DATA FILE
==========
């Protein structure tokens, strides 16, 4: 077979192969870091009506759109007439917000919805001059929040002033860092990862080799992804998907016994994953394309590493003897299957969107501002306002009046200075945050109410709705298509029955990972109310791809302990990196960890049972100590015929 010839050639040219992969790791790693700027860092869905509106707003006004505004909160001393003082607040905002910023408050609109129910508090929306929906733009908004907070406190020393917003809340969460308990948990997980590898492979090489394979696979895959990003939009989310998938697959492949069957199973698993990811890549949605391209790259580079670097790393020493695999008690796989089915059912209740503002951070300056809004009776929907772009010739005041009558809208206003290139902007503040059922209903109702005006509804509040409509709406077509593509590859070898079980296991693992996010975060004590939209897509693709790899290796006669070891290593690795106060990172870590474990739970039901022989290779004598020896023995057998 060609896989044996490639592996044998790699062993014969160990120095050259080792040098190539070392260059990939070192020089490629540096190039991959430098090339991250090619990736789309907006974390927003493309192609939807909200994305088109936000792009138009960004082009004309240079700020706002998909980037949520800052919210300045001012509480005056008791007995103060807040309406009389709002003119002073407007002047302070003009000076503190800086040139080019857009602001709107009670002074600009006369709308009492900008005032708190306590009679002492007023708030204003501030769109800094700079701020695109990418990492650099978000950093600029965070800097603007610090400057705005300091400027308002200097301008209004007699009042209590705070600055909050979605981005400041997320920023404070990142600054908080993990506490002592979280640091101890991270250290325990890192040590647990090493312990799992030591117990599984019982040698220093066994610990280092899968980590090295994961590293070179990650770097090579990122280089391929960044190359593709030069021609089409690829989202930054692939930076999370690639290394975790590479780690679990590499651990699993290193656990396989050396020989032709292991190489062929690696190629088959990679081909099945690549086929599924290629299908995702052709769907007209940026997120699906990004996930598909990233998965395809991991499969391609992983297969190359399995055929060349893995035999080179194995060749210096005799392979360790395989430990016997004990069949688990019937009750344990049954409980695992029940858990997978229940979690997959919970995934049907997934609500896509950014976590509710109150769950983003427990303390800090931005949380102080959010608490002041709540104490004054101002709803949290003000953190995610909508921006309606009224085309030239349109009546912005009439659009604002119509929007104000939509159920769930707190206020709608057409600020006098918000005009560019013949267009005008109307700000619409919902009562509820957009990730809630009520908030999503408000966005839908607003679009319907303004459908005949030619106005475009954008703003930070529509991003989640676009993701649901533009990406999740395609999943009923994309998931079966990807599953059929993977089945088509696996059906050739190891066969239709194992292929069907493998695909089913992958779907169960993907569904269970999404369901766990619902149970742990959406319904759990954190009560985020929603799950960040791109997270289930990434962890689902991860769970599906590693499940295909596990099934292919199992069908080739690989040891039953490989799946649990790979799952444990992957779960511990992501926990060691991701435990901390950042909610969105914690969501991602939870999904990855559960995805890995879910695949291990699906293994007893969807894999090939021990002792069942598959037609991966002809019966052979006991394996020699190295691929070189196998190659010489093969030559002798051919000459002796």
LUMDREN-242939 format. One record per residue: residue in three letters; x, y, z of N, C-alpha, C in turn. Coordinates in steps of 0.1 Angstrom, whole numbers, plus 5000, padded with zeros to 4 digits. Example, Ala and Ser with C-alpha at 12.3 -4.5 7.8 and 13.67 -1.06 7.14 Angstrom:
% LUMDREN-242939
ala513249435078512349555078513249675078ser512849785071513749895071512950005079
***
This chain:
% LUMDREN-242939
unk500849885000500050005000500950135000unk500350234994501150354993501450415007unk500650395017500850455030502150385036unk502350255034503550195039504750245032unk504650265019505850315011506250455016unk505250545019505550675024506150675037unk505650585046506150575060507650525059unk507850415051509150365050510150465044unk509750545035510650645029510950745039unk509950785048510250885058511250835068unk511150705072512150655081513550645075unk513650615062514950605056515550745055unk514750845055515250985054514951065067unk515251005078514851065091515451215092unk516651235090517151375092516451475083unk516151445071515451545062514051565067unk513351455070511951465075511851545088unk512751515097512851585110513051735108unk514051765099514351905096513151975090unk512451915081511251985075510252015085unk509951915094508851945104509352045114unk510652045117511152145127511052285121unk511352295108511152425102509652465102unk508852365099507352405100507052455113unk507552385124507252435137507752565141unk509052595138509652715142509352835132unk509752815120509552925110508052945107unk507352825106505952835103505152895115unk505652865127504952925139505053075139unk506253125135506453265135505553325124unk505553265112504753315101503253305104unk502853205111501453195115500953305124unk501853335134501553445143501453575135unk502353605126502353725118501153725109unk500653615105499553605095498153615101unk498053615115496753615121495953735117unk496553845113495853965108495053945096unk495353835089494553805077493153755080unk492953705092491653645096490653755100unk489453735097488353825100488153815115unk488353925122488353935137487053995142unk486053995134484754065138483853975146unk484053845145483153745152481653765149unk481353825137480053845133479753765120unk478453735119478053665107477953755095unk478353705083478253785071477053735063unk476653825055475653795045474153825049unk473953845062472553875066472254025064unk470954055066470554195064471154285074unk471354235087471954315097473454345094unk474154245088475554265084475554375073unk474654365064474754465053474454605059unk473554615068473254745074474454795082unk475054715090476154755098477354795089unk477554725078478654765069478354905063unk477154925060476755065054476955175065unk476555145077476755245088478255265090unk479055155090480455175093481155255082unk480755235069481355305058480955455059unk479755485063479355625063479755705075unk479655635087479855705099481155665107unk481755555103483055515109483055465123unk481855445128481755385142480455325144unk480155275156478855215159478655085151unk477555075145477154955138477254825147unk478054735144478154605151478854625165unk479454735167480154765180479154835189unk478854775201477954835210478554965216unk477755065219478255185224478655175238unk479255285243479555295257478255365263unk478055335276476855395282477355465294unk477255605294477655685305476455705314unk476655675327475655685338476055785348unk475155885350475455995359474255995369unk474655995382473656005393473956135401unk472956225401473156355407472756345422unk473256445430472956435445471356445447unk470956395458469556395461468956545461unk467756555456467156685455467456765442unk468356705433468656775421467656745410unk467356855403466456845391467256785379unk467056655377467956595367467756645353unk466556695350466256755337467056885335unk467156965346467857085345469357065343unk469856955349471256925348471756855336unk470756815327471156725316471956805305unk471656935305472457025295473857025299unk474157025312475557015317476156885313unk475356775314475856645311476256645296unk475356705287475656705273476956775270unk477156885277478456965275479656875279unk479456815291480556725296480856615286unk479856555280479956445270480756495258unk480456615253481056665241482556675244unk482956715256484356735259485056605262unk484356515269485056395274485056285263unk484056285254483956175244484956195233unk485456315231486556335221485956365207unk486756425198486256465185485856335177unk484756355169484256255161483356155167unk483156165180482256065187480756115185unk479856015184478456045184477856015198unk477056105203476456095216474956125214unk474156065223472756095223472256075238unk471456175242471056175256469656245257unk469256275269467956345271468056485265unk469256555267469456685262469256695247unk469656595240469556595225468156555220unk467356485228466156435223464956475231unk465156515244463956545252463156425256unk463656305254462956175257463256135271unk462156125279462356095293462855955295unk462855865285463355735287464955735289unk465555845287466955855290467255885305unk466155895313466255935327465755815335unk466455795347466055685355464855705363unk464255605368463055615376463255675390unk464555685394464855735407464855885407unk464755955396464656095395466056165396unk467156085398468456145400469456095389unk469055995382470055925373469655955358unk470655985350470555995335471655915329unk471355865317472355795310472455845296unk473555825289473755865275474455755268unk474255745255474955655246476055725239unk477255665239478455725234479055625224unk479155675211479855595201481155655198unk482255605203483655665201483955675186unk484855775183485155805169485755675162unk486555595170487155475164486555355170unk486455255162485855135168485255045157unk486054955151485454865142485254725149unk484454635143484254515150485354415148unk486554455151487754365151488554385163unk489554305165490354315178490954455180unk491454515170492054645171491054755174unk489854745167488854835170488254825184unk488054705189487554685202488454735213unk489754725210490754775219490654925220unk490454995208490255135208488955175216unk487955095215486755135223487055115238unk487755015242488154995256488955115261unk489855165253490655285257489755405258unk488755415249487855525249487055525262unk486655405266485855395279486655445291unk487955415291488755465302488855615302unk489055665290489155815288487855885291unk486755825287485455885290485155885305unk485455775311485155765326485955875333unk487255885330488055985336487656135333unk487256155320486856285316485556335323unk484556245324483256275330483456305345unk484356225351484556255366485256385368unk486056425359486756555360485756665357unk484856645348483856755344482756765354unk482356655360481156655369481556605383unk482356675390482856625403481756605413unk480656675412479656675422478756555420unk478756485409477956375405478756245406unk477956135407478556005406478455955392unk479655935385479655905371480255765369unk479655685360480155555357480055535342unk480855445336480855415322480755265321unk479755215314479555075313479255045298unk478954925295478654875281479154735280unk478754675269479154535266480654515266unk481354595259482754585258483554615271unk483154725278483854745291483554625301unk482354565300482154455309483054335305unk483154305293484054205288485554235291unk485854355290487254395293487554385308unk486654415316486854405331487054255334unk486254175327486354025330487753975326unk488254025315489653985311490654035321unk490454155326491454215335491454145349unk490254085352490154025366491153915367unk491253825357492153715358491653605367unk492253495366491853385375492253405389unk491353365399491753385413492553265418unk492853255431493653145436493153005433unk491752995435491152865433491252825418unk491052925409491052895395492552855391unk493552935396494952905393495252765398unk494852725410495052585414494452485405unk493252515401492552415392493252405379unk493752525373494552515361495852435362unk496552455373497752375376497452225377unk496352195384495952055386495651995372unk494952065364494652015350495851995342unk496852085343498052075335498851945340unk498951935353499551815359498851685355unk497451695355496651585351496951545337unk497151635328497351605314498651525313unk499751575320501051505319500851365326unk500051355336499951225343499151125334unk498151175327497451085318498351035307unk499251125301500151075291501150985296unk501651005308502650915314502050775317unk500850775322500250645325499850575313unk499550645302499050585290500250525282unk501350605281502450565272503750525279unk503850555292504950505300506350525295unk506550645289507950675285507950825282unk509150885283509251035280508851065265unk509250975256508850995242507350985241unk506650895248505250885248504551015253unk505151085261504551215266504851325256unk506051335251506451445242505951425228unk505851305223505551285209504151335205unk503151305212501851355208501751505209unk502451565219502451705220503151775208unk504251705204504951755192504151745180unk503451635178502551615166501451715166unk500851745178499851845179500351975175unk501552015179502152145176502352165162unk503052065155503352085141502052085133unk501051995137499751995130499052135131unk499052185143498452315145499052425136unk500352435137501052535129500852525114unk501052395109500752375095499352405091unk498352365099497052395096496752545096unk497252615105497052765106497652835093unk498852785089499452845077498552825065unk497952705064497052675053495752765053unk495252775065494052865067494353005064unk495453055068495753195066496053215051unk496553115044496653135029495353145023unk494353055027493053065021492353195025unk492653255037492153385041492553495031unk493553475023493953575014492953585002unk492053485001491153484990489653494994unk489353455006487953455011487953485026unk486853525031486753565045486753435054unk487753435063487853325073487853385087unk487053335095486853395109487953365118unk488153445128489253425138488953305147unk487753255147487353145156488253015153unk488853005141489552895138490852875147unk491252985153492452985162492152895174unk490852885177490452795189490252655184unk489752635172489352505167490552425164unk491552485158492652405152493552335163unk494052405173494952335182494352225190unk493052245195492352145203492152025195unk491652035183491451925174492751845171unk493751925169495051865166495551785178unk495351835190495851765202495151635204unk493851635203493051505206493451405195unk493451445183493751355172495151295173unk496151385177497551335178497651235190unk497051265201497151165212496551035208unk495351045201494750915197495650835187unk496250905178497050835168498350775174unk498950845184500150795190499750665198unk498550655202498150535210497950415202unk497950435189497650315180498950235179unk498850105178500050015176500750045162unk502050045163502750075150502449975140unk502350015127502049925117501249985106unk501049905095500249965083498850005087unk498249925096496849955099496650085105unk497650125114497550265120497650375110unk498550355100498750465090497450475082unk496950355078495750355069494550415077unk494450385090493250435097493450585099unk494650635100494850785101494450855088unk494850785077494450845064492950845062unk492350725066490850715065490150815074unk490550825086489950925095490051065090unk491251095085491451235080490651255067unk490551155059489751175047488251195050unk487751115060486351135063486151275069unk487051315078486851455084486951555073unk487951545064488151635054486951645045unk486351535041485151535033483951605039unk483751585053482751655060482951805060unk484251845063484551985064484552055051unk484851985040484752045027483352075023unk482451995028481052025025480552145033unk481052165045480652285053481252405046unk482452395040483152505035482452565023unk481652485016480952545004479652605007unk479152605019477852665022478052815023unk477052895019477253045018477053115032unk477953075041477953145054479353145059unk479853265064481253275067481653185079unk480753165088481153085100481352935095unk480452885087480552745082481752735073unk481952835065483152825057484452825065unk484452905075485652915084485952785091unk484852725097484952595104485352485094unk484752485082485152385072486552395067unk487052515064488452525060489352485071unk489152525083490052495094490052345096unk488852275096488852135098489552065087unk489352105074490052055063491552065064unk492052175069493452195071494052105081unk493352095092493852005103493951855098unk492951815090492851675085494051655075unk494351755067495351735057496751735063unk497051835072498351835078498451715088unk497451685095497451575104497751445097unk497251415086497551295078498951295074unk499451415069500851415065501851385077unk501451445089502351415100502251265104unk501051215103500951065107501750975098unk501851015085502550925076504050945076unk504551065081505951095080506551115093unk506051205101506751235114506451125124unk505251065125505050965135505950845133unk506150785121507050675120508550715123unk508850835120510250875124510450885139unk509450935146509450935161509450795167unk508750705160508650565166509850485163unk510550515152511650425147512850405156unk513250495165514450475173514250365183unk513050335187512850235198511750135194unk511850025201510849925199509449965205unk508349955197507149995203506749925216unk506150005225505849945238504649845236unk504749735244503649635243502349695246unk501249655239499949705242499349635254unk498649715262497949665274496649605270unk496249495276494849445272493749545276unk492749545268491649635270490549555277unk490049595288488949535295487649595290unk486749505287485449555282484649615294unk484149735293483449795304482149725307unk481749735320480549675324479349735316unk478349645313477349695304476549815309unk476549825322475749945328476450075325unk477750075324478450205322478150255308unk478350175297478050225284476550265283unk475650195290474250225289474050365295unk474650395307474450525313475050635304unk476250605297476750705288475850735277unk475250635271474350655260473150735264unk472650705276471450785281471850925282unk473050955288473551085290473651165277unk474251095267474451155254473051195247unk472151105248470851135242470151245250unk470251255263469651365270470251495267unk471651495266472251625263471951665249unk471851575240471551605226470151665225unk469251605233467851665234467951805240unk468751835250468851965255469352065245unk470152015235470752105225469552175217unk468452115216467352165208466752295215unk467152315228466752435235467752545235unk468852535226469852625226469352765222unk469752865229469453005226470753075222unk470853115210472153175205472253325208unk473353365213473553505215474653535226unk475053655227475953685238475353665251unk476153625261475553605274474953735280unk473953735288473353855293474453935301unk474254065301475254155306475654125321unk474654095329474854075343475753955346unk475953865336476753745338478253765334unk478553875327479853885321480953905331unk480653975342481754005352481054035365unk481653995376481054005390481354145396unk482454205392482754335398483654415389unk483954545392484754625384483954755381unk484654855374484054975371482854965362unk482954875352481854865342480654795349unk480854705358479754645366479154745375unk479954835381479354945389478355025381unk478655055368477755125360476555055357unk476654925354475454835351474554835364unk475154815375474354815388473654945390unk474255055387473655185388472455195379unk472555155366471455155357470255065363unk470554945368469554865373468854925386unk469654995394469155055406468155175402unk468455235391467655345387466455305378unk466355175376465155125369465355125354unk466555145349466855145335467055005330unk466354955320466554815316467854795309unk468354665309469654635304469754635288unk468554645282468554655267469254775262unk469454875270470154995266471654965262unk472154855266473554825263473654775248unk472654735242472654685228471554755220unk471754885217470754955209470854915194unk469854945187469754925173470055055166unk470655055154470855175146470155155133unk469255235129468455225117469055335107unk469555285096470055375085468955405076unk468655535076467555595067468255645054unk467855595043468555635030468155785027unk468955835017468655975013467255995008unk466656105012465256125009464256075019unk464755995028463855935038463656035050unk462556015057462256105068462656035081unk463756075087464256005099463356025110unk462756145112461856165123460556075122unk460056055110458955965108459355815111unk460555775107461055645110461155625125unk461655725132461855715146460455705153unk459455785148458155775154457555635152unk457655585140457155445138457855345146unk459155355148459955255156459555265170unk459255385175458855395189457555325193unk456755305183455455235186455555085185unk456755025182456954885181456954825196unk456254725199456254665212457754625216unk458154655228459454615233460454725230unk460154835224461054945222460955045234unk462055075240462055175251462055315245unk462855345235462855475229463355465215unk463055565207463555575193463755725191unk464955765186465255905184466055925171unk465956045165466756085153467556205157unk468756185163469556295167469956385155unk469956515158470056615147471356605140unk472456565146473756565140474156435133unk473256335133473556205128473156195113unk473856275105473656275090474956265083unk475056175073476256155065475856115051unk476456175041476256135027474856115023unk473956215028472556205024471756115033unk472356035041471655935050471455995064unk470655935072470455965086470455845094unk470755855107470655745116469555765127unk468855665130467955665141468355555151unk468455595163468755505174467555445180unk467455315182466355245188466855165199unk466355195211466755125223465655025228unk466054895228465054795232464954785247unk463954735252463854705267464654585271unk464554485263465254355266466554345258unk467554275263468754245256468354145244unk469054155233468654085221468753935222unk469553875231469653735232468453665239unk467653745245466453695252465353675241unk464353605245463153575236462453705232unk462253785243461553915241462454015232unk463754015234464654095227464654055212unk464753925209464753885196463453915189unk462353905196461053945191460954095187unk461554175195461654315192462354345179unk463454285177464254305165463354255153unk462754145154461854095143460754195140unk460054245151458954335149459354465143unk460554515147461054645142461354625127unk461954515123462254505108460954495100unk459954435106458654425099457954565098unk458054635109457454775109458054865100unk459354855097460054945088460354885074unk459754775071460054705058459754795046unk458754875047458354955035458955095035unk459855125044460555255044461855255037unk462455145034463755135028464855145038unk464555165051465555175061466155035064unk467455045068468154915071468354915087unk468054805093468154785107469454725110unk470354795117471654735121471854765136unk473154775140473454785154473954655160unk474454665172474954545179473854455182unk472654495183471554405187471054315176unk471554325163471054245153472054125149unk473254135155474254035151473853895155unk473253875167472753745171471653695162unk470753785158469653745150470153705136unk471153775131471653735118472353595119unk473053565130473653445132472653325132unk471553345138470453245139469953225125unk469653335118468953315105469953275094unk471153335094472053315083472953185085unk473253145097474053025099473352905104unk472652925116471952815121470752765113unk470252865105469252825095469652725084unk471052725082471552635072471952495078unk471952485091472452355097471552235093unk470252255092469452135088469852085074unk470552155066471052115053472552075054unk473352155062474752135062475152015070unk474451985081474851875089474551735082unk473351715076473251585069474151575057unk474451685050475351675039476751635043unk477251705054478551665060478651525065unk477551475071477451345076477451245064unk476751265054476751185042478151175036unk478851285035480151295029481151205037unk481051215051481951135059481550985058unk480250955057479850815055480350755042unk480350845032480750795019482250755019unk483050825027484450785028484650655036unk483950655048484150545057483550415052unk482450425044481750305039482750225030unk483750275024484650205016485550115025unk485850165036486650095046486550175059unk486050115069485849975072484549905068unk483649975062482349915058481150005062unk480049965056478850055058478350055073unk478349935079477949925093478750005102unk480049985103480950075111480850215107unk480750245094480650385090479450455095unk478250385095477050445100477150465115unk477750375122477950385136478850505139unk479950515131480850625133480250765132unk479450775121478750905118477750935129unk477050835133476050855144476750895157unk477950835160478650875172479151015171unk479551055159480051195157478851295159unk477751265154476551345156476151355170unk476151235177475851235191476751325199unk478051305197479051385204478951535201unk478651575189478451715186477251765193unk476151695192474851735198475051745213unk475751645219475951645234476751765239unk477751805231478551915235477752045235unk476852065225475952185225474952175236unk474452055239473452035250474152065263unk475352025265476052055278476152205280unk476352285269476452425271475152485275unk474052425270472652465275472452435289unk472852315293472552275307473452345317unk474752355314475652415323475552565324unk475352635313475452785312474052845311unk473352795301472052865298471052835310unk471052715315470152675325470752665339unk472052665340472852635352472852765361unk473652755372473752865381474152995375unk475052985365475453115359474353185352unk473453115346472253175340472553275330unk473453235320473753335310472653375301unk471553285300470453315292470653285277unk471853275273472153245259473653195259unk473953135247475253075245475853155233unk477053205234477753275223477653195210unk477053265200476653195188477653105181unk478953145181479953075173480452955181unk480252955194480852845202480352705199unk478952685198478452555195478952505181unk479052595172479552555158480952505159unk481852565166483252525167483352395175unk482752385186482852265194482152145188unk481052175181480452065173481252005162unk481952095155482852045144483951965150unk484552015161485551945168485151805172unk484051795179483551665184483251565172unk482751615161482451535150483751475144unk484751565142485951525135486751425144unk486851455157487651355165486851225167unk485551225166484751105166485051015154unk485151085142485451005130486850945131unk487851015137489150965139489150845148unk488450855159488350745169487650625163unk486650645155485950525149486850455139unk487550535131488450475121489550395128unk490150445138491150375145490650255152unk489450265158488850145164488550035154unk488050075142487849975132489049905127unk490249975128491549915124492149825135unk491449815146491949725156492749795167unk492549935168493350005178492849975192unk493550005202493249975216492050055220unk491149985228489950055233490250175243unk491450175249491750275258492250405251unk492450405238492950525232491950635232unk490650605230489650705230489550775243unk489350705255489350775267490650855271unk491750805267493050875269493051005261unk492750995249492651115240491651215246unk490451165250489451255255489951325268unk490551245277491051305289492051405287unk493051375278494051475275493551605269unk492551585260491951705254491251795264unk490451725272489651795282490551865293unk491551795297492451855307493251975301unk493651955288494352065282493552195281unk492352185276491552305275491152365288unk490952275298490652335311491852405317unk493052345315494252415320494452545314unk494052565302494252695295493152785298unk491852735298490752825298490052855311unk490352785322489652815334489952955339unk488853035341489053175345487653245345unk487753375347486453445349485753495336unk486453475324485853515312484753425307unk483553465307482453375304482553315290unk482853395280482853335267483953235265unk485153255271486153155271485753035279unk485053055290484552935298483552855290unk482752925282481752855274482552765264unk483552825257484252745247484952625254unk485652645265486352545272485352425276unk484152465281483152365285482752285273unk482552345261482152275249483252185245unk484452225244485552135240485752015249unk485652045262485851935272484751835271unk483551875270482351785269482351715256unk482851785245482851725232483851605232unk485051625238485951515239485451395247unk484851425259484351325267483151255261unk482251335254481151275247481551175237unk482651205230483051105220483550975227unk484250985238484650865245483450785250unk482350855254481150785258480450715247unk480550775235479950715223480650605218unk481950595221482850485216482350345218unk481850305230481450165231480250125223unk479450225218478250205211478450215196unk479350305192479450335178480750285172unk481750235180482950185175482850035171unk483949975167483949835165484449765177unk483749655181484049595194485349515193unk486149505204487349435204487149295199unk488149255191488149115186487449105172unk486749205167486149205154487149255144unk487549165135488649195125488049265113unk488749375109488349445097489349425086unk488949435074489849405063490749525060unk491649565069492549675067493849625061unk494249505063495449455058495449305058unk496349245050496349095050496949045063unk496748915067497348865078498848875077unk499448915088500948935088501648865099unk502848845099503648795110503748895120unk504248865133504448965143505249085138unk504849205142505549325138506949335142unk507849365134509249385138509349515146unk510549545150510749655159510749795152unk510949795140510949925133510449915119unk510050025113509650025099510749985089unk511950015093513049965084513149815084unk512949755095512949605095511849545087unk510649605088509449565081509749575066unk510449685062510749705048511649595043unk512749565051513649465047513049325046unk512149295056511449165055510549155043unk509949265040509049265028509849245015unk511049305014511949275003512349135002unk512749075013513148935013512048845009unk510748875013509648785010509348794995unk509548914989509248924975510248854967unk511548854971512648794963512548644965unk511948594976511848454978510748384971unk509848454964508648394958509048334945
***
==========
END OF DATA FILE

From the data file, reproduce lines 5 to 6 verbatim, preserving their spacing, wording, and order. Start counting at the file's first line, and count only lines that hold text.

***
This chain: